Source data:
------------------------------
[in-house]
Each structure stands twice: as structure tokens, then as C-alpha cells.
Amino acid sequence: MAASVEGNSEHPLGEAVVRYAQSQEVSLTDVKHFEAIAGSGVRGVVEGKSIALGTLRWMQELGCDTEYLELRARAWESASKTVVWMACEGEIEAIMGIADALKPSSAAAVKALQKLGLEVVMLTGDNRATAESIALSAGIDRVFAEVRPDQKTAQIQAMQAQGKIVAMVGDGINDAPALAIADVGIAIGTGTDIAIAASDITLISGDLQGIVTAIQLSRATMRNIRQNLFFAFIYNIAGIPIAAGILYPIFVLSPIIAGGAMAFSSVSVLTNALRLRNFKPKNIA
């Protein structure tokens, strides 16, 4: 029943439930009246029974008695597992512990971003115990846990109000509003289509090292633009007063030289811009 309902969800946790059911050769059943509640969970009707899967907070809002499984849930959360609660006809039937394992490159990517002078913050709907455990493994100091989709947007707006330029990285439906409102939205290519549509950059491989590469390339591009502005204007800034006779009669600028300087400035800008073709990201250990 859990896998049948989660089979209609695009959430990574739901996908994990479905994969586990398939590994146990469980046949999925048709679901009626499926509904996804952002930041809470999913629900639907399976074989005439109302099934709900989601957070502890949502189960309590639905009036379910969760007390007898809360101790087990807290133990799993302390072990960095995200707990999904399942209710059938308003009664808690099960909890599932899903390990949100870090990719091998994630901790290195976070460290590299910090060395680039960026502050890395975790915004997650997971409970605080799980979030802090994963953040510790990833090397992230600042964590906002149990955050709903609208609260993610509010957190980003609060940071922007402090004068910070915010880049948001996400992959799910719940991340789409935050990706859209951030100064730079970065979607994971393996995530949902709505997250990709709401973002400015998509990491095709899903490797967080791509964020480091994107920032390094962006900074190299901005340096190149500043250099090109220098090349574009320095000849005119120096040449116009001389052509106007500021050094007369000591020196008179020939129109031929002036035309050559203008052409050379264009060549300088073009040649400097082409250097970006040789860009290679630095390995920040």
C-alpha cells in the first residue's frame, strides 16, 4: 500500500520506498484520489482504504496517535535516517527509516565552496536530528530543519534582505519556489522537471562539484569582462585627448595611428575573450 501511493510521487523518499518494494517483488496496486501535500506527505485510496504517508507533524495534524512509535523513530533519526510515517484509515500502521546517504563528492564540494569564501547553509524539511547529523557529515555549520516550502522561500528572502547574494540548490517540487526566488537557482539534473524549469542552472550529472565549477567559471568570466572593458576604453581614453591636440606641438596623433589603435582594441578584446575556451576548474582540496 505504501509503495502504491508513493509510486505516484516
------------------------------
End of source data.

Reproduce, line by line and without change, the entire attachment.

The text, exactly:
[in-house]
Each structure stands twice: as structure tokens, then as C-alpha cells.
Amino acid sequence: MAASVEGNSEHPLGEAVVRYAQSQEVSLTDVKHFEAIAGSGVRGVVEGKSIALGTLRWMQELGCDTEYLELRARAWESASKTVVWMACEGEIEAIMGIADALKPSSAAAVKALQKLGLEVVMLTGDNRATAESIALSAGIDRVFAEVRPDQKTAQIQAMQAQGKIVAMVGDGINDAPALAIADVGIAIGTGTDIAIAASDITLISGDLQGIVTAIQLSRATMRNIRQNLFFAFIYNIAGIPIAAGILYPIFVLSPIIAGGAMAFSSVSVLTNALRLRNFKPKNIA
């Protein structure tokens, strides 16, 4: 029943439930009246029974008695597992512990971003115990846990109000509003289509090292633009007063030289811009 309902969800946790059911050769059943509640969970009707899967907070809002499984849930959360609660006809039937394992490159990517002078913050709907455990493994100091989709947007707006330029990285439906409102939205290519549509950059491989590469390339591009502005204007800034006779009669600028300087400035800008073709990201250990 859990896998049948989660089979209609695009959430990574739901996908994990479905994969586990398939590994146990469980046949999925048709679901009626499926509904996804952002930041809470999913629900639907399976074989005439109302099934709900989601957070502890949502189960309590639905009036379910969760007390007898809360101790087990807290133990799993302390072990960095995200707990999904399942209710059938308003009664808690099960909890599932899903390990949100870090990719091998994630901790290195976070460290590299910090060395680039960026502050890395975790915004997650997971409970605080799980979030802090994963953040510790990833090397992230600042964590906002149990955050709903609208609260993610509010957190980003609060940071922007402090004068910070915010880049948001996400992959799910719940991340789409935050990706859209951030100064730079970065979607994971393996995530949902709505997250990709709401973002400015998509990491095709899903490797967080791509964020480091994107920032390094962006900074190299901005340096190149500043250099090109220098090349574009320095000849005119120096040449116009001389052509106007500021050094007369000591020196008179020939129109031929002036035309050559203008052409050379264009060549300088073009040649400097082409250097970006040789860009290679630095390995920040």
C-alpha cells in the first residue's frame, strides 16, 4: 500500500520506498484520489482504504496517535535516517527509516565552496536530528530543519534582505519556489522537471562539484569582462585627448595611428575573450 501511493510521487523518499518494494517483488496496486501535500506527505485510496504517508507533524495534524512509535523513530533519526510515517484509515500502521546517504563528492564540494569564501547553509524539511547529523557529515555549520516550502522561500528572502547574494540548490517540487526566488537557482539534473524549469542552472550529472565549477567559471568570466572593458576604453581614453591636440606641438596623433589603435582594441578584446575556451576548474582540496 505504501509503495502504491508513493509510486505516484516